A 29-year-old man presented with a nasal deformity caused by paracoccidioidomycosis, which affected the right ala leading to the nostril stenosis. In a preliminary stage, the right nostril was opened with a Z-plasty and skin grafting was performed [Figure 1]. After 4 months, he underwent resection of the scarred area to construct the original defect using a three stage paramedian folded forehead flaps to resurface the lining and nasal subunits [Figure 2]. The cartilaginous support was achieved by a conchal cartilage graft performed in the second stage.
Figure 1. Case 1. Right ala destruction and nostril stenosis. (a) Frontal view, (b) oblique view, (c) preoperative landmark of aesthetic subunits, (d) immediate postoperative correction of the stenosis with Z-plasty and skin grafting
A 26-year-old female, presented with a total loss of the left ala and upper lip retraction after a motorcycle accident 4 years prior [Figure 3]. A preliminary stage was indicated, and a Z-plasty with a full thickness skin graft was performed in order to fill the resulting gap. Furthermore, a nostril enlargement was performed using local flaps, and a tissue expander was placed in the forehead [Figure 4]. After 3 months, the expander was removed, and a paramedian forehead flap was transferred in two stages [Figure 5]. In addition, part of the left nostril scar was used as a hinge-over flap to resurface the missing nasal lining. The cartilaginous framework was rebuilt using a conchal graft.
Figure 3. Case 2. Preoperative: (a) frontal view, (b) close up of frontal view showing upper lip retraction and deformity of left ala, (c) oblique view, (d) basal view
Figure 4. Case 2. Postoperative view after a preliminary stage including expansion of the forehead, correction of retraction of the upper lip and left nostril opening. (a) Frontal view, (b) lateral view, (c) oblique view, (d) frontal view with the landmarks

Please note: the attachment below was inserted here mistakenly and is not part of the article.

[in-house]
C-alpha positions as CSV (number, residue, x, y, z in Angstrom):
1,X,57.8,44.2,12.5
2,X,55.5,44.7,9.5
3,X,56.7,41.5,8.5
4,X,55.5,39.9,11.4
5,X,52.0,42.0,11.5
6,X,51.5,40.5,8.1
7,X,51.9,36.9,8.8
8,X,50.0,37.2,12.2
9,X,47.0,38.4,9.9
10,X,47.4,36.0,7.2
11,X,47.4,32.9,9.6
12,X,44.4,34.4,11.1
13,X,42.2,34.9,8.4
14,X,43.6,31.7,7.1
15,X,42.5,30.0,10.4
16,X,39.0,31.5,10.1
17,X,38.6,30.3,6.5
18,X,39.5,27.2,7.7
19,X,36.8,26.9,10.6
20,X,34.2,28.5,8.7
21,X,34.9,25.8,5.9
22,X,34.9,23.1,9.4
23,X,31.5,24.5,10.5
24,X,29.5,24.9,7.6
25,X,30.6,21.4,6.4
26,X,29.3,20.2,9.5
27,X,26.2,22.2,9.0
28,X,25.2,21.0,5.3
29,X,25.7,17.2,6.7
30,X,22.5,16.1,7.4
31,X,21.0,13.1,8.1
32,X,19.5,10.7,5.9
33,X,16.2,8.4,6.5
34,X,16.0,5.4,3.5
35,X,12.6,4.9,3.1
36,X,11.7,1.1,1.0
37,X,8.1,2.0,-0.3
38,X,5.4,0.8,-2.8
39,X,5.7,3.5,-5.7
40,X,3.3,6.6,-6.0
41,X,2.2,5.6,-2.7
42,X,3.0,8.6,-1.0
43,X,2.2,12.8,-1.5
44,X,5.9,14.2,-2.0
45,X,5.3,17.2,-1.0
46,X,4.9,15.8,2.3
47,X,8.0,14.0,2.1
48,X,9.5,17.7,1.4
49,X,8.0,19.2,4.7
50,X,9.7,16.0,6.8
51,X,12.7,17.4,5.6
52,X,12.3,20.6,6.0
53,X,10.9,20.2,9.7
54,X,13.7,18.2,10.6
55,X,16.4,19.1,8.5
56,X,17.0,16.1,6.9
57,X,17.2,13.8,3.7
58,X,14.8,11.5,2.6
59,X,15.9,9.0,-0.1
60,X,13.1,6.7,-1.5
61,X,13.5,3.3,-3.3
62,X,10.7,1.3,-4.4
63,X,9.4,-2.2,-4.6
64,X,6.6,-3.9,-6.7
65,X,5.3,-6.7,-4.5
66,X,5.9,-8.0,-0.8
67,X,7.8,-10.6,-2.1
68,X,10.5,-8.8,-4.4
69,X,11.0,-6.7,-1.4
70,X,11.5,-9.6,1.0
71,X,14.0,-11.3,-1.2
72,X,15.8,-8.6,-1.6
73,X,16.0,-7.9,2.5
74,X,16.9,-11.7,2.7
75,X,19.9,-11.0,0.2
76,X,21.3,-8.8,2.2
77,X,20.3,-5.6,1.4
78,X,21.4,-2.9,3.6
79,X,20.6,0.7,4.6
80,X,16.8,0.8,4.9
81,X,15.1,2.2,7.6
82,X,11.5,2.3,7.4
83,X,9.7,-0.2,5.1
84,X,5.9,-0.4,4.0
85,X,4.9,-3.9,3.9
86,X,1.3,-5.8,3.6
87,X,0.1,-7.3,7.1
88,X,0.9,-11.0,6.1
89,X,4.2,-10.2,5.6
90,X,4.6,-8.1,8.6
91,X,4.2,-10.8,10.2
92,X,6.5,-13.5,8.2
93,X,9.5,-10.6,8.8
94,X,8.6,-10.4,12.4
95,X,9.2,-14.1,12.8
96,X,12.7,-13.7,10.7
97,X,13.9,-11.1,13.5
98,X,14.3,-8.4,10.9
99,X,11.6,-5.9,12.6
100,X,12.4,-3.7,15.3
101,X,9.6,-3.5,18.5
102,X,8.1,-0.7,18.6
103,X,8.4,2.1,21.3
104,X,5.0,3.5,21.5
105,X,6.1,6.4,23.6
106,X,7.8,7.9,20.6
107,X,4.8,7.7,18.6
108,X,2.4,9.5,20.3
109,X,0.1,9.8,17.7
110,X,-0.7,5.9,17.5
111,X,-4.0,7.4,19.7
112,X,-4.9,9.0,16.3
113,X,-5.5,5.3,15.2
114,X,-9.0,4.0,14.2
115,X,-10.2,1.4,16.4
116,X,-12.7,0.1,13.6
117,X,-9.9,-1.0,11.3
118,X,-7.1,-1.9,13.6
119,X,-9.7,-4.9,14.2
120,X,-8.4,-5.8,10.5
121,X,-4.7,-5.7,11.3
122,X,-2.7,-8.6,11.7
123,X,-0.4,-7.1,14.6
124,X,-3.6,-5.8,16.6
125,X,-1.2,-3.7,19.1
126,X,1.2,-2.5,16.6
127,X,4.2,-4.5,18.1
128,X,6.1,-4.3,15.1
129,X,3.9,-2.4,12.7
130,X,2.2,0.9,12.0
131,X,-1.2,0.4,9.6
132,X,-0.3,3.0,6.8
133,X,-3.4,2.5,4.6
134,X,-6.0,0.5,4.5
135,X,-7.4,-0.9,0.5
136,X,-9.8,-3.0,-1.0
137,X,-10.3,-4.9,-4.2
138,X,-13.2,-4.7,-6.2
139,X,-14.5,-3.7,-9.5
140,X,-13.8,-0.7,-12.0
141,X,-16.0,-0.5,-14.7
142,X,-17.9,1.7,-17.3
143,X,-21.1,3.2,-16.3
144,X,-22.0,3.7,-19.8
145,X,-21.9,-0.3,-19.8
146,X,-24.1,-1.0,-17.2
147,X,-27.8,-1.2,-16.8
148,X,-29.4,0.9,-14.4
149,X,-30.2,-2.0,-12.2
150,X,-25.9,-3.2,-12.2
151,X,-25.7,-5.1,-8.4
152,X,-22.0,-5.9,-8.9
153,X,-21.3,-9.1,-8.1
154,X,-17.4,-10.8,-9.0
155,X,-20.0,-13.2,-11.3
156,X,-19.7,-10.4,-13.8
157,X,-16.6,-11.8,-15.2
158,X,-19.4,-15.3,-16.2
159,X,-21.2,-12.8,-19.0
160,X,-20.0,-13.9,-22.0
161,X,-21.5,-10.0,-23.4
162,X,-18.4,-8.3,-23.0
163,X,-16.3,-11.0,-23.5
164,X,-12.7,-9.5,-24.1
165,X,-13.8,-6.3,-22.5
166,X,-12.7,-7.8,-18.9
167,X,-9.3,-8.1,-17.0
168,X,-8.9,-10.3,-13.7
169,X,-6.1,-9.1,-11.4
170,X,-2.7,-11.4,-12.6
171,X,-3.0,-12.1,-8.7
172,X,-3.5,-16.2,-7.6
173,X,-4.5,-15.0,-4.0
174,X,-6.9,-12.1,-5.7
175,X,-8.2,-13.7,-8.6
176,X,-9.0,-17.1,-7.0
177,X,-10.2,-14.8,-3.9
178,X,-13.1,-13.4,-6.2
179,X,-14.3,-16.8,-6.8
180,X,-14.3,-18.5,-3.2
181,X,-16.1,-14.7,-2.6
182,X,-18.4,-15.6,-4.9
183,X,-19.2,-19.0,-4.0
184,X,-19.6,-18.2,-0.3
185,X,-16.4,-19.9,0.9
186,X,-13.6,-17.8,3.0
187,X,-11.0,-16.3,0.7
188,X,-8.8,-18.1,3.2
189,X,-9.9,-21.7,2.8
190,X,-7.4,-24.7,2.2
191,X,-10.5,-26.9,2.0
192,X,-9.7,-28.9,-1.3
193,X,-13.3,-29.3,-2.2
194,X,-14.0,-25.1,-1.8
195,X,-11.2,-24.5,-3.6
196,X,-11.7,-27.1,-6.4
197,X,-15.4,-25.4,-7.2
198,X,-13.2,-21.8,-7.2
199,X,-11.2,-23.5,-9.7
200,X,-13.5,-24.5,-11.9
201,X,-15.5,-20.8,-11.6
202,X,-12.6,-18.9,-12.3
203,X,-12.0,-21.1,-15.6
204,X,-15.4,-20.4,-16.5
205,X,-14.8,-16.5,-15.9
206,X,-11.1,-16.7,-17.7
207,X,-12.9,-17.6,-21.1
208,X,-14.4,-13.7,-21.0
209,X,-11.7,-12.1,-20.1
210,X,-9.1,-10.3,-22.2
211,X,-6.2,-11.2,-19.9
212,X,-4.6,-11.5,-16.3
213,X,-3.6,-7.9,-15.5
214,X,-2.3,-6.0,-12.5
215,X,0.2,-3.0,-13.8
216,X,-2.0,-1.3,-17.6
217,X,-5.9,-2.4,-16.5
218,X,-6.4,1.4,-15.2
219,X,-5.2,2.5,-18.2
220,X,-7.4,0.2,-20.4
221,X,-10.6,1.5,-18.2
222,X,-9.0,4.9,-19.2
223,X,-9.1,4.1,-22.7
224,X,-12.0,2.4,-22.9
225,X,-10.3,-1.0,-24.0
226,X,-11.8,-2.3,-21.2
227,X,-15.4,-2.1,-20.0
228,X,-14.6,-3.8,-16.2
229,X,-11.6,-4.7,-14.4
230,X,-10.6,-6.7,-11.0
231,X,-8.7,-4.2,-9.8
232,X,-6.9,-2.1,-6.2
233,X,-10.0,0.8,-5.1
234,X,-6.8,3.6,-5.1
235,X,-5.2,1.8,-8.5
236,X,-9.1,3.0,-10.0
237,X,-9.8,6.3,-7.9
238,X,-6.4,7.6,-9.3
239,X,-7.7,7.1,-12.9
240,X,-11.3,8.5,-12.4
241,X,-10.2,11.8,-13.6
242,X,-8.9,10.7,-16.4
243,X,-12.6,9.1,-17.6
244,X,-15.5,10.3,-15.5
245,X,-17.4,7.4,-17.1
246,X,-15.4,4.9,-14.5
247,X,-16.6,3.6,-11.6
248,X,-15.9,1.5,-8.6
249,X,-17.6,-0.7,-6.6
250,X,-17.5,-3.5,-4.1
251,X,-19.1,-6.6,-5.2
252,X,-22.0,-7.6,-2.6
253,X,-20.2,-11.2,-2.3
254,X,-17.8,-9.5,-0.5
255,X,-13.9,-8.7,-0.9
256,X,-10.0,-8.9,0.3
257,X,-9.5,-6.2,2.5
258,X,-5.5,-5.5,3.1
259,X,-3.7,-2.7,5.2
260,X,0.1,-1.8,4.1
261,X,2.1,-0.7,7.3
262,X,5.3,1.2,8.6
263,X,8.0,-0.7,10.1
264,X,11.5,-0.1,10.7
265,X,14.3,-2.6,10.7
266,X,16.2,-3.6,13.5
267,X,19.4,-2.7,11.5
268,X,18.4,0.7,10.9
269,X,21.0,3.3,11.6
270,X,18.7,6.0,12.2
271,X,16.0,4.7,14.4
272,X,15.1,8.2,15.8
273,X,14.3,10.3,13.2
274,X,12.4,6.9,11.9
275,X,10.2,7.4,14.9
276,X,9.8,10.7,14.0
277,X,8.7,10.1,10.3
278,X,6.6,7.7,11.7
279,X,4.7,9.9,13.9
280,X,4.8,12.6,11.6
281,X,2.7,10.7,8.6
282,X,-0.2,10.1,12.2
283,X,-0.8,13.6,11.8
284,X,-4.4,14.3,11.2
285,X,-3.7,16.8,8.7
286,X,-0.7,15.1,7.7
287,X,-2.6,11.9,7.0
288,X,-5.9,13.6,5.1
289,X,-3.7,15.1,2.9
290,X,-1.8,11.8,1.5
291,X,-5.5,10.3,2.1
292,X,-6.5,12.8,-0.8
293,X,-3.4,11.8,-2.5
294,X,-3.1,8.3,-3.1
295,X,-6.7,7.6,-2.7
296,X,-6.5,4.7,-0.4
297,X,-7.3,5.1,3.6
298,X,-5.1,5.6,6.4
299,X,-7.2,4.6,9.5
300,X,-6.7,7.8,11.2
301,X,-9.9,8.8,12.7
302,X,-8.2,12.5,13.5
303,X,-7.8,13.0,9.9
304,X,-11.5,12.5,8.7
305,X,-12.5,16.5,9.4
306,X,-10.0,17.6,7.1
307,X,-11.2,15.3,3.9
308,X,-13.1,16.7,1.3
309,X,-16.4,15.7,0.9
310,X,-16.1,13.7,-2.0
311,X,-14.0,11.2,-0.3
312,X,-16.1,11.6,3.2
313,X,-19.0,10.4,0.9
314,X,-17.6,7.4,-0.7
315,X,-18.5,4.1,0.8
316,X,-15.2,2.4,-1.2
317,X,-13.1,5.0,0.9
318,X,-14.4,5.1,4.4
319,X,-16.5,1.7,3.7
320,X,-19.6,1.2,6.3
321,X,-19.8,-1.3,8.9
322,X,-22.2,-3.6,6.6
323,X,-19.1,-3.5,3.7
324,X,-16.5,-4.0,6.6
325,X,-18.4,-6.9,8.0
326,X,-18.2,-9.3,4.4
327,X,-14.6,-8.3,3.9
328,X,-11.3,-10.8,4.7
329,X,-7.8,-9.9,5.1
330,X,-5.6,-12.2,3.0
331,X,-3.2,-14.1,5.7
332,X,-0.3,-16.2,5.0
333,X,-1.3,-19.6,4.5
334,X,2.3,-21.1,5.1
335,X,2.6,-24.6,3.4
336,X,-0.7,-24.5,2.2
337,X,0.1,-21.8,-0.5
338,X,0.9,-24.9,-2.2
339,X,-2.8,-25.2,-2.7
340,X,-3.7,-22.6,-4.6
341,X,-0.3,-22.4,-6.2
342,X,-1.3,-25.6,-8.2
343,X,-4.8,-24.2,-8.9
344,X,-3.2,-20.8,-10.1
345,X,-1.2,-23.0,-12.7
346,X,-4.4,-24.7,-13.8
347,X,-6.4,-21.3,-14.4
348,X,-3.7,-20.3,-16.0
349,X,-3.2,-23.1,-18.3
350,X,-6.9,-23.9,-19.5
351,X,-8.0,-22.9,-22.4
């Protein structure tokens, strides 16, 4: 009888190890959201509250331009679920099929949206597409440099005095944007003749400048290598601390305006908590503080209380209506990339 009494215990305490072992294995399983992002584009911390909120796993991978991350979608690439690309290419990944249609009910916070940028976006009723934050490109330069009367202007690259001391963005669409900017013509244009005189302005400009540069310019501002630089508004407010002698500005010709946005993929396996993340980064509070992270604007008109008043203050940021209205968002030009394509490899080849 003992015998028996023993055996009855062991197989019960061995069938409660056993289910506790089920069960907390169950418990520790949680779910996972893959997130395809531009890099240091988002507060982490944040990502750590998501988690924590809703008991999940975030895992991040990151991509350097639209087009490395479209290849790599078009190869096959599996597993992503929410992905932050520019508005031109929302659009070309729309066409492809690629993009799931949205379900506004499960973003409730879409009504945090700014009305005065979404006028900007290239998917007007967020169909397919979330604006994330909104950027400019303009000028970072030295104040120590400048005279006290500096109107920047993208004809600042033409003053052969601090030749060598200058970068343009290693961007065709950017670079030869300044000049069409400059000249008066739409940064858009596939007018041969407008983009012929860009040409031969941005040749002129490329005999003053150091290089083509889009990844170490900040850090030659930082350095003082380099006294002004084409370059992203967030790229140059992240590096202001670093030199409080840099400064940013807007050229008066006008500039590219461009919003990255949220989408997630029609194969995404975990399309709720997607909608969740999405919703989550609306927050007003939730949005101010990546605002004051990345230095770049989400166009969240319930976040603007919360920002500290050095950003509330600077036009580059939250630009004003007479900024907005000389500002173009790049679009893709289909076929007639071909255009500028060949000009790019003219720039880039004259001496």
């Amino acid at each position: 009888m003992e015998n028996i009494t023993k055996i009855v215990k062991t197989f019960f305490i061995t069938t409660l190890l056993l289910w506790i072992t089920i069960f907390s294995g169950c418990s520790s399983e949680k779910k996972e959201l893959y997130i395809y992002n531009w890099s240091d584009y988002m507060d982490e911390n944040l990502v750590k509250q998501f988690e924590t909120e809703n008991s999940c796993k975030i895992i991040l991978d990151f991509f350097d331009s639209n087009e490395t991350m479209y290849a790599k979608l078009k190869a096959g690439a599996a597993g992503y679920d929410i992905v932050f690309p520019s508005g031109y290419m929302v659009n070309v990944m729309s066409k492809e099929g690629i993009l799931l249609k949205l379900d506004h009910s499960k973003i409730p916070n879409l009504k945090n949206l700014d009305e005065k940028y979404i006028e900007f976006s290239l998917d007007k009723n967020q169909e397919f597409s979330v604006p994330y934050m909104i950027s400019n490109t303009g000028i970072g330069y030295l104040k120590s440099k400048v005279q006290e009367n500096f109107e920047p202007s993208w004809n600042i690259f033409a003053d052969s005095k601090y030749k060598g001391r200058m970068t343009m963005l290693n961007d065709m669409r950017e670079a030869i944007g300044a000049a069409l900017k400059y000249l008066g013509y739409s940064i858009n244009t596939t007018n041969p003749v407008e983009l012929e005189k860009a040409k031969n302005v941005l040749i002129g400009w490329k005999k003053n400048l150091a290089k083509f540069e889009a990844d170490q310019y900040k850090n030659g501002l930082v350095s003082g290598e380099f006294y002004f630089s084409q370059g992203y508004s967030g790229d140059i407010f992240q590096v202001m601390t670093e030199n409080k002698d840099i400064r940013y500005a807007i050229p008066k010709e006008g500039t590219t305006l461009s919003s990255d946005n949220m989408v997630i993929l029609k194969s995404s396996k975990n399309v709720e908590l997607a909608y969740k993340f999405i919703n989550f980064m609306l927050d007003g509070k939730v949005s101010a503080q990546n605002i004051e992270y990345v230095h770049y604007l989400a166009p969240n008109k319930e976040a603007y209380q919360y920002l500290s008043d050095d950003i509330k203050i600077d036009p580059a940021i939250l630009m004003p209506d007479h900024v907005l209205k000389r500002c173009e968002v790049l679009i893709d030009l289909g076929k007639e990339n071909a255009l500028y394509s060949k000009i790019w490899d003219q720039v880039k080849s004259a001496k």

A 26-year-old man was referred to our department after an unsuccessful attempt at nasal reconstruction using a nasolabial flap. He sustained a gunshot trauma 8 years prior to presentation. In the preliminary stage, a costal cartilage graft was used for nasal dorsum augmentation. An advanced V-Y nasolabial flap was performed using the previous scar to fill the nasal base lining and a full thickness skin graft was placed to resurface nasal lining and unblock the left nostril. Three months later a three stage folded paramedian forehead flap was performed. In this case, a new forehead flap was required to allow better projection and support for the tip and resurfacing the columella [Figure 6].
Scar contraction is a natural phenomenon in the healing process and is often not considered when planning surgical reconstruction. It is undesirable in nasal reconstruction, because minor flaws in preoperative plan can produce large distortions. The nose rests on a platform comprised of the premaxilla and the piriform aperture surrounded by the upper lip and cheek. This platform needs to be stable before planning a nasal reconstruction. In case 2, the lip position was corrected by releasing the retraction through a Z-plasty and skin grafting in the first stage. The forehead skin is the best donor site for nasal reconstruction because its color and texture are similar to the skin of the nose. It can be used for skin cover and lining repair.[8-11] The donor site is only partially closed after the flap transfer, and it is allowed to heal by secondary intention.